• Interview with Branch manager and branch staff
  • Sample transaction report for a loan with anticipated repayment – compared with the future interests that would have been paid
  • Credit manual – section on prepayment of loans
Evidence to provide
  • Describe the policy that the FSP has in place for when a client requests to pay off a loan early including the fees/costs associated with that choice.  
  • Describe if there are any exceptions to this policy e.g., for top up loans.
  • Provide your opinion on whether the penalty/fees are reasonable.

6.B.2.3 Arrears interest and penalties do not compound debt; they are calculated based on the principal amount only.

When a client falls in arrears, a provider may apply penalties and arrears interest. When stated as a percentage, the basis for calculation of these penalties and arrears interest should only be the current outstanding loan amount. It should not be based on the installment amount for instance, which includes regular interest.

Scoring guidance
  • If penalties are stated as a lump sum, then this is scored “yes”.
  • If the provider doesn’t apply any penalty for arrears, score “yes”.
  • If the penalty interest is calculated based on principal and interest, then the answer is “no”
Sources of information
  • Sample loan contract, look for where it mentions arrears interest and penalties
  • Interview with credit manager
  • Interview with Branch manager and branch staff
  • Check with the MIS department and the MIS accounting parameters
  • Sample transaction report for a delinquent loan
Evidence to provide
  • Describe the policy and practice the FSP uses to calculate arrears penalties and penalty interest
  • Describe if this practice is reasonable in your professional judgement.

6.B.2.4 If the provider offers savings, it charges reasonable fees on savings accounts.

6.B.2.4.1 Fees on deposit accounts are not disproportionately high relative to small deposit balances.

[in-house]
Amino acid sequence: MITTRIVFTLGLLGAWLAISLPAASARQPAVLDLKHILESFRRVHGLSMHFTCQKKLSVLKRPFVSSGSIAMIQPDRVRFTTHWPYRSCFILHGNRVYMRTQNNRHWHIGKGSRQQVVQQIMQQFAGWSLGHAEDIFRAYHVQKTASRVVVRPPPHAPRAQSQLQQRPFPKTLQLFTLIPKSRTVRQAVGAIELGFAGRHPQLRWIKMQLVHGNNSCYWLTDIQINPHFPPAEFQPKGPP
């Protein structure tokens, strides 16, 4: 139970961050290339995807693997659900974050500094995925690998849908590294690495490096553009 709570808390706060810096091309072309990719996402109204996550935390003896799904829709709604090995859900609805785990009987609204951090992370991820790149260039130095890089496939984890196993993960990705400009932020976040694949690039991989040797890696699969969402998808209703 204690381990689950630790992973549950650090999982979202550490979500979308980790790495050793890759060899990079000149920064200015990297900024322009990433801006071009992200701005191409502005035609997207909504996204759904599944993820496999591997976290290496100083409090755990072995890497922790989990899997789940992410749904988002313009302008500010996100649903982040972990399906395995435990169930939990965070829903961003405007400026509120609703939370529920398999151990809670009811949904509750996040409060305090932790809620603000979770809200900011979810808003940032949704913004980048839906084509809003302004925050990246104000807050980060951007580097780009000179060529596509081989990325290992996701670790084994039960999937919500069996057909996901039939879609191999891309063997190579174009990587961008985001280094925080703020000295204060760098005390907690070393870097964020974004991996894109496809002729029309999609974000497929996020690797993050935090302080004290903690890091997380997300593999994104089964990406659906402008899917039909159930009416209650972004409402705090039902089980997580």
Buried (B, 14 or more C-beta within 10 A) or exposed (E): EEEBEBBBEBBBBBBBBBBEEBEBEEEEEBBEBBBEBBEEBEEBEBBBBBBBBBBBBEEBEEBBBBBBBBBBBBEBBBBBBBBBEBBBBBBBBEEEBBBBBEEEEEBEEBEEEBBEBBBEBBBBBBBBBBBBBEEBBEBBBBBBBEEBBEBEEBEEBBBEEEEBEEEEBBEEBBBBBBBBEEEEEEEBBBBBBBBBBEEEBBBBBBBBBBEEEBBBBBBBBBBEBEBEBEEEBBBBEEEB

6.B.2.4.2 The fee structure for deposit accounts does not allow zeroing out accounts through repeated application of fees.

Fees on savings or deposit accounts can include: account management fees, withdrawal fees, fees for not fulfilling certain conditions, such as a minimum balance, or a specific term before withdrawal etc. The point of a savings account is to help the client accumulate a useful lump sum they can use to improve their life or manage emergencies. The fees on the savings accounts, especially those that are serving low-income clients, should have reasonable fees that don’t represent a burden to the client.

Scoring guidance
  • If the FSP does not offer savings, the indicator is NA.
  • If the provider offers savings, but applies no fees at all, both details can be scored “yes”
  • For detail 6.B.2.4.2, if there is a recurrent fee that may eventually zero out a dormant account, the provider should have a mechanism in place to remind the client how to avoid this fee (if it is a penalty), or to top-up his account.
  • If the provider offers savings and charges fees, then in order to pass the indicator the FSP 1) must charge reasonable fees for low-income clients who tend to have low balance accounts, AND 2) must not charge such high and/or repetitive fees that those fees can use up the client’s savings in the space of a year or two.
Sources of information
  • Savings product brochure / Fees description
  • A few sample account statements
  • The terms and conditions that the client signs when they open a savings account
  • Interview with product manager for savings
Evidence to provide
  • Describe the types and sizes of all the fees that can be charged to those who have savings accounts with the FSP.  
  • Provide your opinion as to whether each of these fees are reasonable or not.

6.B.3 The provider does not transfer unnecessary costs to clients.

As financial service providers with a social mission, you have a responsibility to operate efficiently and spend money prudently in ways that create value directly or indirectly for your clients. Forcing clients to pay excessively high prices to cover unnecessary costs or inefficiencies can undermine your social goals. For example, if the CEO is earning millions of dollars and this salary has to be paid for out of the provider’s earnings, then the profits to pay the CEO an inflated salary are generated off the fees paid by the poor clients. This would not be in keeping with the institutions mission if its social mission included goals such as improving the lives of its clients and their families, reducing poverty in their country etc. The goal of this practice and accompanying indicators is to prompt FSPs to analyze their expenses and make sure that those costs are in line with its social mission.